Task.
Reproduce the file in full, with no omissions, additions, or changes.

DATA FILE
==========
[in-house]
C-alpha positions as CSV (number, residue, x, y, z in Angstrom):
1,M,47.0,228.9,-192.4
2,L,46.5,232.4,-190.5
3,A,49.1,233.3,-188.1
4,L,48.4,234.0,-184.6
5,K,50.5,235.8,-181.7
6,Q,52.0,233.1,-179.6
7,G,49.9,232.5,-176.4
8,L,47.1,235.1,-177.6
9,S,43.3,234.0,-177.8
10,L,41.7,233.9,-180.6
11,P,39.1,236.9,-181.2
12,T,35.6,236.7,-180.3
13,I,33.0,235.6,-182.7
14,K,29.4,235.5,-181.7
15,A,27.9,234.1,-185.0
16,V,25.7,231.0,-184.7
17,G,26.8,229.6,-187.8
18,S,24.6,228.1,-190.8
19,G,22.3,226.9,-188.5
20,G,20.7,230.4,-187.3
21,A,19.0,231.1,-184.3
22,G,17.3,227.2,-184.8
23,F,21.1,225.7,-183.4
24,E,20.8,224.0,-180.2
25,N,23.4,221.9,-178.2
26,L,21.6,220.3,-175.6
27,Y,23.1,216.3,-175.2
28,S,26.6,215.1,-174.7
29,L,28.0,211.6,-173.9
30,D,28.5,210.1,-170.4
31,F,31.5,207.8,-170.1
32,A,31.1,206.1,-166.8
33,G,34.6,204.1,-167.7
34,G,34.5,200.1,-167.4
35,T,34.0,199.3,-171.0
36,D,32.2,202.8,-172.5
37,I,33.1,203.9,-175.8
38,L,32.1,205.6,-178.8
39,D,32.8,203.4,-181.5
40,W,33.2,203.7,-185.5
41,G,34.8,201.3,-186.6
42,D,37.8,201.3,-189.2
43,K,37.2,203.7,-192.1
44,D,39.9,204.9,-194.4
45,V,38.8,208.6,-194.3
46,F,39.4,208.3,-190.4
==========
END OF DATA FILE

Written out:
[in-house]
C-alpha positions as CSV (number, residue, x, y, z in Angstrom):
1,M,47.0,228.9,-192.4
2,L,46.5,232.4,-190.5
3,A,49.1,233.3,-188.1
4,L,48.4,234.0,-184.6
5,K,50.5,235.8,-181.7
6,Q,52.0,233.1,-179.6
7,G,49.9,232.5,-176.4
8,L,47.1,235.1,-177.6
9,S,43.3,234.0,-177.8
10,L,41.7,233.9,-180.6
11,P,39.1,236.9,-181.2
12,T,35.6,236.7,-180.3
13,I,33.0,235.6,-182.7
14,K,29.4,235.5,-181.7
15,A,27.9,234.1,-185.0
16,V,25.7,231.0,-184.7
17,G,26.8,229.6,-187.8
18,S,24.6,228.1,-190.8
19,G,22.3,226.9,-188.5
20,G,20.7,230.4,-187.3
21,A,19.0,231.1,-184.3
22,G,17.3,227.2,-184.8
23,F,21.1,225.7,-183.4
24,E,20.8,224.0,-180.2
25,N,23.4,221.9,-178.2
26,L,21.6,220.3,-175.6
27,Y,23.1,216.3,-175.2
28,S,26.6,215.1,-174.7
29,L,28.0,211.6,-173.9
30,D,28.5,210.1,-170.4
31,F,31.5,207.8,-170.1
32,A,31.1,206.1,-166.8
33,G,34.6,204.1,-167.7
34,G,34.5,200.1,-167.4
35,T,34.0,199.3,-171.0
36,D,32.2,202.8,-172.5
37,I,33.1,203.9,-175.8
38,L,32.1,205.6,-178.8
39,D,32.8,203.4,-181.5
40,W,33.2,203.7,-185.5
41,G,34.8,201.3,-186.6
42,D,37.8,201.3,-189.2
43,K,37.2,203.7,-192.1
44,D,39.9,204.9,-194.4
45,V,38.8,208.6,-194.3
46,F,39.4,208.3,-190.4